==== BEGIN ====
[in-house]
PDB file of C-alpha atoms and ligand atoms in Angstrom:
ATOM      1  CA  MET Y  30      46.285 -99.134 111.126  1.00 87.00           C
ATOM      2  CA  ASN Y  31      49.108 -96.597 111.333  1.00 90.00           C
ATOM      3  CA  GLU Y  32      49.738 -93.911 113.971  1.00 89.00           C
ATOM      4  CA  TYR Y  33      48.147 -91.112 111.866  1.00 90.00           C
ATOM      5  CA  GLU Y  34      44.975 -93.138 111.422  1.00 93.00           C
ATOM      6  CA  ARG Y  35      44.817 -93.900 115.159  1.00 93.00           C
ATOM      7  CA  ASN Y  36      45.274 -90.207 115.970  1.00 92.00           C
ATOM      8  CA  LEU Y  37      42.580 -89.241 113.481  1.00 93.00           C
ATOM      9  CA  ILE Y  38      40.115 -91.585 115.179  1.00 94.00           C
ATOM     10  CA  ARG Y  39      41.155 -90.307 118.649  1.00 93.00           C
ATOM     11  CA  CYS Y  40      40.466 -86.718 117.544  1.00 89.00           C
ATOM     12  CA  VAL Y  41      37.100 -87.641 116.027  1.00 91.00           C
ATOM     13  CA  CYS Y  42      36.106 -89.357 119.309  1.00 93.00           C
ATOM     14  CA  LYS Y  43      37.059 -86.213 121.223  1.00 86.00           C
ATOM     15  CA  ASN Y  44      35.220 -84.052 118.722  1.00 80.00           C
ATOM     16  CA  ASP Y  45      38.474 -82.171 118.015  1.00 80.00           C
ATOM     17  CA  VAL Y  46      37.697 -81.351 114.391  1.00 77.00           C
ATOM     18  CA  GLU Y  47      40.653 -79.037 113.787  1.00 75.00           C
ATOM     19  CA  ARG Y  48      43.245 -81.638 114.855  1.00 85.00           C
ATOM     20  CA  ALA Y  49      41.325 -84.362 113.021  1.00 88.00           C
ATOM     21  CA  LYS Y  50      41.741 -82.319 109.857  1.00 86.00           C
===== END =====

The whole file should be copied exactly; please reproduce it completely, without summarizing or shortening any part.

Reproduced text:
[in-house]
PDB file of C-alpha atoms and ligand atoms in Angstrom:
ATOM      1  CA  MET Y  30      46.285 -99.134 111.126  1.00 87.00           C
ATOM      2  CA  ASN Y  31      49.108 -96.597 111.333  1.00 90.00           C
ATOM      3  CA  GLU Y  32      49.738 -93.911 113.971  1.00 89.00           C
ATOM      4  CA  TYR Y  33      48.147 -91.112 111.866  1.00 90.00           C
ATOM      5  CA  GLU Y  34      44.975 -93.138 111.422  1.00 93.00           C
ATOM      6  CA  ARG Y  35      44.817 -93.900 115.159  1.00 93.00           C
ATOM      7  CA  ASN Y  36      45.274 -90.207 115.970  1.00 92.00           C
ATOM      8  CA  LEU Y  37      42.580 -89.241 113.481  1.00 93.00           C
ATOM      9  CA  ILE Y  38      40.115 -91.585 115.179  1.00 94.00           C
ATOM     10  CA  ARG Y  39      41.155 -90.307 118.649  1.00 93.00           C
ATOM     11  CA  CYS Y  40      40.466 -86.718 117.544  1.00 89.00           C
ATOM     12  CA  VAL Y  41      37.100 -87.641 116.027  1.00 91.00           C
ATOM     13  CA  CYS Y  42      36.106 -89.357 119.309  1.00 93.00           C
ATOM     14  CA  LYS Y  43      37.059 -86.213 121.223  1.00 86.00           C
ATOM     15  CA  ASN Y  44      35.220 -84.052 118.722  1.00 80.00           C
ATOM     16  CA  ASP Y  45      38.474 -82.171 118.015  1.00 80.00           C
ATOM     17  CA  VAL Y  46      37.697 -81.351 114.391  1.00 77.00           C
ATOM     18  CA  GLU Y  47      40.653 -79.037 113.787  1.00 75.00           C
ATOM     19  CA  ARG Y  48      43.245 -81.638 114.855  1.00 85.00           C
ATOM     20  CA  ALA Y  49      41.325 -84.362 113.021  1.00 88.00           C
ATOM     21  CA  LYS Y  50      41.741 -82.319 109.857  1.00 86.00           C